On the hot topic of antisemitic incidents, Cukierman stressed that they are the work of a fringe section of the Muslim community, which outnumbers Jews 10-to-1. Moreover, he emphasized that they were directly linked to the Middle East and specifically to the outbreak of the intifada. He said that the rash of incidents that has plagued France started “exactly” in September 2000 and were clearly an effort to import the Middle East conflict into the Western European country with the largest Muslim and Jewish communities.
While he acknowledged that the antisemitic acts were cause for concern, he underscored that out of 530 antisemitic incidents registered in 2002 — 225 were tallied in the first six months of 2003 — there had been no deaths nor seriously wounded.
While many French officials try to sidestep the issue of Muslim involvement in antisemitic incidents, Cukierman was blunt. He contended that they were responsible for 95% to 98% of antisemitic incidents.
This is why “France is not more antisemitic than America,” he explained, despite the fact that most Muslims in France are French citizens.
This helps explain why Cukierman draws a line that may not appear self-evident to most American Jews.
He believes that it is misleading to draw a link between France’s traditional antisemitism — still vividly on display when Jean-Marie Le Pen won 16% of the vote in last year’s presidential ballot — and the recent antisemitic violence coming from Arab-Muslim quarters.
In fact, Le Pen supporters dislike the Muslim population and vice versa, meaning an alliance between them is all but impossible.
Cukierman repeated several times that Jews had deep historic roots in France and were well integrated there. He played down the record number of Jews who emigrated to Israel last year — 2,500 — as minimal, adding that he did not expect a mass exodus despite the fact that more and more Jews are discussing the issue.
Despite his upbeat take on the situation, Cukierman spoke harshly of the French left. He recalled that just after his election to the helm of CRIF, he publicly took then-prime minister Lionel Jospin to task at the CRIF annual dinner for his government’s lackadaisical response to the surge in antisemitic attacks following the outbreak of the intifada. In a speech, he recalled, he said some of the slogans heard in the streets reminded him of the dark days of World War II.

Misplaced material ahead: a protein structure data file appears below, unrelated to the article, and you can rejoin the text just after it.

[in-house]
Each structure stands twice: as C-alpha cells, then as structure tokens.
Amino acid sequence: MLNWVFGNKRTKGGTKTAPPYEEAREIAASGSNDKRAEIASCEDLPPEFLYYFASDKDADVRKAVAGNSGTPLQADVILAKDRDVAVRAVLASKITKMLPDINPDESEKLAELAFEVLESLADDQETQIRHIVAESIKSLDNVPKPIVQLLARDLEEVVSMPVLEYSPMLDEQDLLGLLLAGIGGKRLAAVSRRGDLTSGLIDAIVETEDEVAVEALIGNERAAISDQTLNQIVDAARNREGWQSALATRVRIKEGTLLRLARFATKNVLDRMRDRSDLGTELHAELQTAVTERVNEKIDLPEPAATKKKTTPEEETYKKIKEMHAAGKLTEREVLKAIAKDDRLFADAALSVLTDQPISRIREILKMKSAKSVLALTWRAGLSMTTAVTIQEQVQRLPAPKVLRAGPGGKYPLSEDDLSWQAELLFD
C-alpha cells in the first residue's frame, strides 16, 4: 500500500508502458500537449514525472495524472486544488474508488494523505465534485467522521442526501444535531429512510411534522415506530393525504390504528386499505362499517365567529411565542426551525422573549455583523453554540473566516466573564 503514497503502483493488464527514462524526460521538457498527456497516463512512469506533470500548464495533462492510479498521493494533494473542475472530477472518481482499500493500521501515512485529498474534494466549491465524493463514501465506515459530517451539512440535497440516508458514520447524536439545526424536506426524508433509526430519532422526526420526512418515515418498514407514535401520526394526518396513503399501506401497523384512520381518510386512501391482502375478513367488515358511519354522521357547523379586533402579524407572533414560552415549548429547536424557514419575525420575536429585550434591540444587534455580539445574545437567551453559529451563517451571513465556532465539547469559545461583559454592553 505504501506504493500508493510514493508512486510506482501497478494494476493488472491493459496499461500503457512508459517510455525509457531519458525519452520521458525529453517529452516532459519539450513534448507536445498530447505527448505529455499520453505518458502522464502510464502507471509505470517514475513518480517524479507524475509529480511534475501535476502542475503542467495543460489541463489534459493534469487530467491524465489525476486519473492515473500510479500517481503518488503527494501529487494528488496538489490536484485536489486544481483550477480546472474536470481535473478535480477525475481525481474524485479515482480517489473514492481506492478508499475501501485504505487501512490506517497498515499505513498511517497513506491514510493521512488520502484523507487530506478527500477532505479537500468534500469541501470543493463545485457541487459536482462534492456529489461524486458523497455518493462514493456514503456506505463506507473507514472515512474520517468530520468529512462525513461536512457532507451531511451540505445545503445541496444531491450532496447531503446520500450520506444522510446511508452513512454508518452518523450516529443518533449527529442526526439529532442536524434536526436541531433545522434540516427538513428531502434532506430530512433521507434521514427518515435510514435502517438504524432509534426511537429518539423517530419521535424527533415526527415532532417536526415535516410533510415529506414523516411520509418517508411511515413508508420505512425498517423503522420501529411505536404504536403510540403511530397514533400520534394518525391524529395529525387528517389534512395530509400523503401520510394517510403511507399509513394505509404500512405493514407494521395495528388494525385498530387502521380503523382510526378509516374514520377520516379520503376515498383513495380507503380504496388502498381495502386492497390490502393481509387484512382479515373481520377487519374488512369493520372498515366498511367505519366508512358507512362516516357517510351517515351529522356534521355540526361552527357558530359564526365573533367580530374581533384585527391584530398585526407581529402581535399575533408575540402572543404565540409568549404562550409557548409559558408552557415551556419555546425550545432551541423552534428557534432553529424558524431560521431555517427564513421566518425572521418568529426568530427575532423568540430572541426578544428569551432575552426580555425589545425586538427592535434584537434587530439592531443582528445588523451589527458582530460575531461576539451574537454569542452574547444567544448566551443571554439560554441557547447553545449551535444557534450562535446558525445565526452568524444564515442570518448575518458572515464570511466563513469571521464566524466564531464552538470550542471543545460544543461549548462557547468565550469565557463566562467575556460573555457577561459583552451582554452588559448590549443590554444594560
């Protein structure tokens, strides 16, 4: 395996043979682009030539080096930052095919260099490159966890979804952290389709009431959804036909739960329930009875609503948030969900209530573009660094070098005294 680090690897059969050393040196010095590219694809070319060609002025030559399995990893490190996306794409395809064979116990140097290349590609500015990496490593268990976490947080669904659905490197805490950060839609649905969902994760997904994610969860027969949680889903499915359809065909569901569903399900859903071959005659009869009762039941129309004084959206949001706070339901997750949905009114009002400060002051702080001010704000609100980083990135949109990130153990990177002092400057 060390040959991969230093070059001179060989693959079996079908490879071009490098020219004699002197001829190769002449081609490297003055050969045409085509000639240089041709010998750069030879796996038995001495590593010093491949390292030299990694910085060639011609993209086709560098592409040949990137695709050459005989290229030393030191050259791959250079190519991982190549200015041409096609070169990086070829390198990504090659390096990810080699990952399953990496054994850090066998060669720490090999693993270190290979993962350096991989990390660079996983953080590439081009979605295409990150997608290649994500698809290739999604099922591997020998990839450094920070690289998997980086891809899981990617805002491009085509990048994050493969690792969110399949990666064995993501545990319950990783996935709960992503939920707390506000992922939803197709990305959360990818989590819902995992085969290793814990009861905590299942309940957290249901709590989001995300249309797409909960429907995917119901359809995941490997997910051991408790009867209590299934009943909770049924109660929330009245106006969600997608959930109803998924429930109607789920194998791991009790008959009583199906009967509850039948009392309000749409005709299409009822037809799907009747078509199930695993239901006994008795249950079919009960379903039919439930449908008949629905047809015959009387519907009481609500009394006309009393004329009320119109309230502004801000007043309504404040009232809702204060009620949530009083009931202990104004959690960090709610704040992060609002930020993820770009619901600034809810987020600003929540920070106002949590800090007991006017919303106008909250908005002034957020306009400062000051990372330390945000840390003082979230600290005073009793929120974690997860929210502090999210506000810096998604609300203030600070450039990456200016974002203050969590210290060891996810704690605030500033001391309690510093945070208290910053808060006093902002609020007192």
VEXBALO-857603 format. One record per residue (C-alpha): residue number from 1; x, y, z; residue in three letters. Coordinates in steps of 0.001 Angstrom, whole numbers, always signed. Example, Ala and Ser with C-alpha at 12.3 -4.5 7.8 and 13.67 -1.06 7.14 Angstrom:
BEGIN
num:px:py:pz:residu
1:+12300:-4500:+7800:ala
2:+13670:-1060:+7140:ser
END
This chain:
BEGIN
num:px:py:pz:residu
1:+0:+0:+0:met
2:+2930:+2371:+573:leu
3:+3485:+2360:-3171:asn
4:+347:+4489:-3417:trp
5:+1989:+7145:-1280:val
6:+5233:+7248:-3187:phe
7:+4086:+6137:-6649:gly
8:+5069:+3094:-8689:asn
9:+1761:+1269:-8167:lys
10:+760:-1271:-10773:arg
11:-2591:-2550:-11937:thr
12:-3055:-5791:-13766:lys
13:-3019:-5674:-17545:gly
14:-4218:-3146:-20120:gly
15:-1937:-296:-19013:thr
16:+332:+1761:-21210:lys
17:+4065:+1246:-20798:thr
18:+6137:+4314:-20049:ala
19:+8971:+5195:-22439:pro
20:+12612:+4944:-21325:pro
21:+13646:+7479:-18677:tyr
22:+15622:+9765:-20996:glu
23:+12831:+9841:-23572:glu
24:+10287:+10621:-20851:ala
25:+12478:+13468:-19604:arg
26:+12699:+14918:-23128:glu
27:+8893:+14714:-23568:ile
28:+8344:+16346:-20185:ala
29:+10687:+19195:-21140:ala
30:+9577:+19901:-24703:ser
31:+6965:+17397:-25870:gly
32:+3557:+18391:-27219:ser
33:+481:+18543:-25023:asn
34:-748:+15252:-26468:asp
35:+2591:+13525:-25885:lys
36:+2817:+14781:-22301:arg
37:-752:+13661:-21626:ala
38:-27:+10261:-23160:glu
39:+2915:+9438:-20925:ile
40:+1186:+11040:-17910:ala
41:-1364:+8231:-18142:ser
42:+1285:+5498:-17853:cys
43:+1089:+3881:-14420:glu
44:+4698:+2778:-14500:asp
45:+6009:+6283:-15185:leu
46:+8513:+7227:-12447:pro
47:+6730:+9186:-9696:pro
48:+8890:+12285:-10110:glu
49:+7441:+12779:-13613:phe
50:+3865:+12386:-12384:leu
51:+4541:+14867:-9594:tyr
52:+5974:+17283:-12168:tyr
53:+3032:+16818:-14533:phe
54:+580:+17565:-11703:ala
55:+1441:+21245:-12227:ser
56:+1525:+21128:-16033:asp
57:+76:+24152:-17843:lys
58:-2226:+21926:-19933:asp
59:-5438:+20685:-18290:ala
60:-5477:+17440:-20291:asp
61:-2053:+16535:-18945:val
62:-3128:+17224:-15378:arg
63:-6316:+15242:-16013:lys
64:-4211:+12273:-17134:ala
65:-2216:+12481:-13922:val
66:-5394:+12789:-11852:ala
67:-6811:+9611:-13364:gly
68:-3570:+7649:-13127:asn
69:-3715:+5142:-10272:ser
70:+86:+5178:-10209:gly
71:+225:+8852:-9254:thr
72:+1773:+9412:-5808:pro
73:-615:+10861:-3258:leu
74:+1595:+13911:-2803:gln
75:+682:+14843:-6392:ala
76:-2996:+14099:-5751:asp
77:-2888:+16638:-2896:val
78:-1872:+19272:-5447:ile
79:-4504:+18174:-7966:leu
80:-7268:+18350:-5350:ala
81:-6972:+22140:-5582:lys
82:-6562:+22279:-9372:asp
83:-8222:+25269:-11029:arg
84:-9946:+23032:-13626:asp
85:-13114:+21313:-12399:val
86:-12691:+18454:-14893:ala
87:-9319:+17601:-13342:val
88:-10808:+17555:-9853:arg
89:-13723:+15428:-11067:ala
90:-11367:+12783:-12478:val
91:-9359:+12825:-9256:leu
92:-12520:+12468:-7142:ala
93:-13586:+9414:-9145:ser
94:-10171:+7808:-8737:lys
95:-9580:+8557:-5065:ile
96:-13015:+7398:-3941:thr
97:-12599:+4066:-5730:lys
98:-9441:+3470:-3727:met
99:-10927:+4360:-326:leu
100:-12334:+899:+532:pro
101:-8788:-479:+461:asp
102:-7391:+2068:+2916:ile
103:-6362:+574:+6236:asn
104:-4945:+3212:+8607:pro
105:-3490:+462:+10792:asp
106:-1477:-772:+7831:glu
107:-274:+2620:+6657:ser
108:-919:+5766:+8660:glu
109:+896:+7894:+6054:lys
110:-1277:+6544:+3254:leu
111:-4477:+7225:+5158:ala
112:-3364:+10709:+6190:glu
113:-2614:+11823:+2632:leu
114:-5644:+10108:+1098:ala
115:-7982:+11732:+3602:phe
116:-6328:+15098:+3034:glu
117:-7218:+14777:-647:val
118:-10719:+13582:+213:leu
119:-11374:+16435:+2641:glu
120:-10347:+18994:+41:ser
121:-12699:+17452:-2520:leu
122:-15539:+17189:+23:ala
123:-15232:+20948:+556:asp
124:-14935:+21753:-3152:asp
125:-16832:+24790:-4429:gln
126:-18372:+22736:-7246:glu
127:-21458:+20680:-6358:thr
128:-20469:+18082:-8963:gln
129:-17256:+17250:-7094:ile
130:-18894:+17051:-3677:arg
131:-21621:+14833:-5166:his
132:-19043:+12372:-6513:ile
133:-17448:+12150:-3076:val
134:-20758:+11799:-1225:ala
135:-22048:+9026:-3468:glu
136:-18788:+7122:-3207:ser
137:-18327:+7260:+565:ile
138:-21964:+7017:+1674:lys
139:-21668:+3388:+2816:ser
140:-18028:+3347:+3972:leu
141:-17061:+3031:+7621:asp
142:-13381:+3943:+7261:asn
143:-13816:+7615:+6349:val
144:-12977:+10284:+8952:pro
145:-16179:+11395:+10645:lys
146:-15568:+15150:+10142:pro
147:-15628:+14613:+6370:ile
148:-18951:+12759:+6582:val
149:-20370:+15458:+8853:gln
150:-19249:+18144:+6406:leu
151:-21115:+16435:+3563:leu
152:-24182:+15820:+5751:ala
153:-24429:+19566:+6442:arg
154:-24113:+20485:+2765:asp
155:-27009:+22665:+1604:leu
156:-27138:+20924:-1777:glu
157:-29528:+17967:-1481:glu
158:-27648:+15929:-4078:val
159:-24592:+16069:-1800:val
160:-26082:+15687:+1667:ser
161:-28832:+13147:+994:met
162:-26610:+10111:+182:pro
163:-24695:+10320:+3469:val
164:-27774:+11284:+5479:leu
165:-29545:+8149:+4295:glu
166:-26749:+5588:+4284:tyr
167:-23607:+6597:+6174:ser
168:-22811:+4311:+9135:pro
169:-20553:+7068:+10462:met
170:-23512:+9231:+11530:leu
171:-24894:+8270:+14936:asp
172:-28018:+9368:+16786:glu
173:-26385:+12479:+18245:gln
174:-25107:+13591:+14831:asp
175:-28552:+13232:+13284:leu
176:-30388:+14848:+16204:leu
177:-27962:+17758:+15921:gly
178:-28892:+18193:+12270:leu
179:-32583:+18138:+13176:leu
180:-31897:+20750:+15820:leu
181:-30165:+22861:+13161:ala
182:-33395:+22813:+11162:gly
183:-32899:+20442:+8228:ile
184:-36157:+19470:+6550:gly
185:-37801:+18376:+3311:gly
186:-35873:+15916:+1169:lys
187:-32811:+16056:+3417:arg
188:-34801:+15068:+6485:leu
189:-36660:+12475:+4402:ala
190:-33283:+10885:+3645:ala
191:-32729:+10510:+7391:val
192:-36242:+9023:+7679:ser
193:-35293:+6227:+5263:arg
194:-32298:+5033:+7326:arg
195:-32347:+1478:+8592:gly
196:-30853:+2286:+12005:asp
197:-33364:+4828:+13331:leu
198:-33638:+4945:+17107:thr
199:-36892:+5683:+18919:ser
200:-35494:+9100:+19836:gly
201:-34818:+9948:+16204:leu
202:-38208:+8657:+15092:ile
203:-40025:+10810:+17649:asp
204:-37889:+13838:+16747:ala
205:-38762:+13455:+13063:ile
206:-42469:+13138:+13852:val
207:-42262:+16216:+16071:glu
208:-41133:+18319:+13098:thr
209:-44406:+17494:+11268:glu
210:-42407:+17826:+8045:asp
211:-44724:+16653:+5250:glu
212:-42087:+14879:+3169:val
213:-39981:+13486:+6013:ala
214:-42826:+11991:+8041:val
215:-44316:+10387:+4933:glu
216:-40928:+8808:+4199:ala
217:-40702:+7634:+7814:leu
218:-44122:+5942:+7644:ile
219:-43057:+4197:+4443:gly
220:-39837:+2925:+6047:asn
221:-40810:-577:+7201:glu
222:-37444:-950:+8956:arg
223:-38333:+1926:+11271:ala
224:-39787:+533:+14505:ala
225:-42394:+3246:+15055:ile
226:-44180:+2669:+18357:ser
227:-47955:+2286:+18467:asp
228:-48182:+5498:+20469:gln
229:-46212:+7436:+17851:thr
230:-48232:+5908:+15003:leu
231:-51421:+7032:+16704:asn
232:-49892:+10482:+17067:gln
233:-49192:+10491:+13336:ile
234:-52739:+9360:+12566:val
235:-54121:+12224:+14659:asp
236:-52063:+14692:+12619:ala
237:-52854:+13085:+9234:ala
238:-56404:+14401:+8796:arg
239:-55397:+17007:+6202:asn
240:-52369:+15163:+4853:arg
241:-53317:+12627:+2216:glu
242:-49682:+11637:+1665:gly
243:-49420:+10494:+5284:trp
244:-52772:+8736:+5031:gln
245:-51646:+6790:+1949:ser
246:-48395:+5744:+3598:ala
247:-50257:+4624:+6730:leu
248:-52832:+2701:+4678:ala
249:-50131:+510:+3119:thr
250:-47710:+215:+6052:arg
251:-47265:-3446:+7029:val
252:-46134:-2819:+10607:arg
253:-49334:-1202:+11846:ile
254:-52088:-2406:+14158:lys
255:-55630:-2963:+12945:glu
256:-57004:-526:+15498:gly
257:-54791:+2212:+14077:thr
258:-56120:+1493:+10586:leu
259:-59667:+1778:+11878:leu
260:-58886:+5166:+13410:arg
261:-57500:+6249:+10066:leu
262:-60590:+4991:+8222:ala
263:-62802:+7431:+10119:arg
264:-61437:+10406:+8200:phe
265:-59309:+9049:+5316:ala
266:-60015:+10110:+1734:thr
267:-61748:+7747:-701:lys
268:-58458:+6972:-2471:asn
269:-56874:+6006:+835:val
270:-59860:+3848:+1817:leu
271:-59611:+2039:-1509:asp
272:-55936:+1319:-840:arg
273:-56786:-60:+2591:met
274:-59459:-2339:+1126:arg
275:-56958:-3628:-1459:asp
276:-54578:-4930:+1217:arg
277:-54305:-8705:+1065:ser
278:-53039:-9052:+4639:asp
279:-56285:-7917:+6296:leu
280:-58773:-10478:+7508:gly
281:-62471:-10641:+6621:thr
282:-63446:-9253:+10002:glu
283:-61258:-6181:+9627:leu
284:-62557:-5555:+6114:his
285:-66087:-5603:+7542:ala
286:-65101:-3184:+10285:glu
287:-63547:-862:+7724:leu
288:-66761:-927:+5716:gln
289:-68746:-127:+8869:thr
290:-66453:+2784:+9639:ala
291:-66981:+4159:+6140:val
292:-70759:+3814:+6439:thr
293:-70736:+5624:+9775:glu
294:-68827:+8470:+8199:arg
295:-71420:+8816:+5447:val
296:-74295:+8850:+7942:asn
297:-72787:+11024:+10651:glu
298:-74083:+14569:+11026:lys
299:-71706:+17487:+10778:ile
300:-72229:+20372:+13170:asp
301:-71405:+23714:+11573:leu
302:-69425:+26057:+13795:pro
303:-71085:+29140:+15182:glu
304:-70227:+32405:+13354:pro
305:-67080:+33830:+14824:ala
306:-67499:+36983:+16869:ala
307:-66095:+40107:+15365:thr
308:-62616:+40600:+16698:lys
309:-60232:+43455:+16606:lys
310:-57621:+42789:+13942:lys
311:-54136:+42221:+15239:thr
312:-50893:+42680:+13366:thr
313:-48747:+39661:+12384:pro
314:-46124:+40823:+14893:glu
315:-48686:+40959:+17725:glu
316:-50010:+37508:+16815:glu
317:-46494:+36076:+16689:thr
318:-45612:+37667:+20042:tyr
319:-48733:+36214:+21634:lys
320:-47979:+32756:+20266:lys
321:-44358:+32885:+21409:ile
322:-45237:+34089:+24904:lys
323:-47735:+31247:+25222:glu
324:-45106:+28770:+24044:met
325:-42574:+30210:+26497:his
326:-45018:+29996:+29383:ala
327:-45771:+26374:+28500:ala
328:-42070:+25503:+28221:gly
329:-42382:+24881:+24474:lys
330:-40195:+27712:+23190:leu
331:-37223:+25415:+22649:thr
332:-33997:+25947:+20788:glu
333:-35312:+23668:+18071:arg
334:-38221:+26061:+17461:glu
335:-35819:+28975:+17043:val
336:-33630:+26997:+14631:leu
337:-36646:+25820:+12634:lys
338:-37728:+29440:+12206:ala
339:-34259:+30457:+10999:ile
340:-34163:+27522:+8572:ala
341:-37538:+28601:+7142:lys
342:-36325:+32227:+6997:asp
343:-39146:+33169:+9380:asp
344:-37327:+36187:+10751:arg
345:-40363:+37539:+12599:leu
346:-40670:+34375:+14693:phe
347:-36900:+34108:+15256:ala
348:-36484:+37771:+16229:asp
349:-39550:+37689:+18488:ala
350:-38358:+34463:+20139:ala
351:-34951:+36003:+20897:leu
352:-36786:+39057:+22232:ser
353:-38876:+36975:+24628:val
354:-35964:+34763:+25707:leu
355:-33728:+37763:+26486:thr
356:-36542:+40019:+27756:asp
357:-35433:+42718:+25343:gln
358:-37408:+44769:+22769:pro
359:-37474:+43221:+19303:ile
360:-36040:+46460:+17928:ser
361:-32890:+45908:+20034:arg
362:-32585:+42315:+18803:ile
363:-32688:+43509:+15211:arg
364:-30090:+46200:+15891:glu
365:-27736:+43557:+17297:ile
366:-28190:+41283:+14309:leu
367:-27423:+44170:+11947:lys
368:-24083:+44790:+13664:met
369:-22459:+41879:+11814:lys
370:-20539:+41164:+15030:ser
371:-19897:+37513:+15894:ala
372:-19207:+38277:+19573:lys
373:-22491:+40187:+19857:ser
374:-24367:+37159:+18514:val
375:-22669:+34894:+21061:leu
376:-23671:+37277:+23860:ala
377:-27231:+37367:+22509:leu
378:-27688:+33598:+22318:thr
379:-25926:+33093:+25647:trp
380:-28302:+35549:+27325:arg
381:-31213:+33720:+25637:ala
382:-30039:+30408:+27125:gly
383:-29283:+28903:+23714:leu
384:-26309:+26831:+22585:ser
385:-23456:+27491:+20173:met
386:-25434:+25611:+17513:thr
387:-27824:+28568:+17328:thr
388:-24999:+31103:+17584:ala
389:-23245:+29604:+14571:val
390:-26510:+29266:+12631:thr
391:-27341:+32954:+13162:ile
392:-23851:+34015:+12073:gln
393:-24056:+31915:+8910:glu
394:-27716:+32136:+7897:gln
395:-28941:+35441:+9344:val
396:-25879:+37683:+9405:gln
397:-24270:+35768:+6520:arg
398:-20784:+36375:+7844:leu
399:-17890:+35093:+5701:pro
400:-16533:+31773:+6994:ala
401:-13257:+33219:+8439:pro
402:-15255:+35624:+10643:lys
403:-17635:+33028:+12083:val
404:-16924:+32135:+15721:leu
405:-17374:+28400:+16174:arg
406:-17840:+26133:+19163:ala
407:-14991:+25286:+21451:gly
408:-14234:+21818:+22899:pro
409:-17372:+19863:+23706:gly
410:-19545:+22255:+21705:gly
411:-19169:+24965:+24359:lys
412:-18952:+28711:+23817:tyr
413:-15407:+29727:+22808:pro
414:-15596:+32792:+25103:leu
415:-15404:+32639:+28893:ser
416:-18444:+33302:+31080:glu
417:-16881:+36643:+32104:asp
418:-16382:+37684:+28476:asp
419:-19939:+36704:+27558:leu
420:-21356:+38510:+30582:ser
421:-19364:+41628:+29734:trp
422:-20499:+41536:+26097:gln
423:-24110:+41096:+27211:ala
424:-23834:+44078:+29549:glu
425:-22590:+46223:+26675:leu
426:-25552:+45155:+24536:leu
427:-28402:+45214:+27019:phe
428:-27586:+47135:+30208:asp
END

His salvo ignited a statistics dispute between CRIF and the Interior Ministry over the number of antisemitic acts.
After the Socialists lost the general election last year, the new conservative government, allied with President Jacques Chirac, took a much harder line on crime in general and antisemitic violence in particular.
Interior Minister Nicolas Sarkozy has since become the darling of the Jewish community, symbolizing the shift to the right of many French Jews.
While he wouldn’t say so publicly, Cukierman, who has repeatedly denounced the new anti-Zionism-cum-antisemitism prevalent on the left, is clearly pleased with the development. He noted that at a recent pro-Israel manifestation, the crowd applauded right-wing ministers and whistled the top Socialist official.
He said CRIF was “extremely satisfied” with Sarkozy and expressed hope that he would have a bright political figure. Sarkozy is widely said to have his eyes set on the top French political positions, prime minister and eventually president.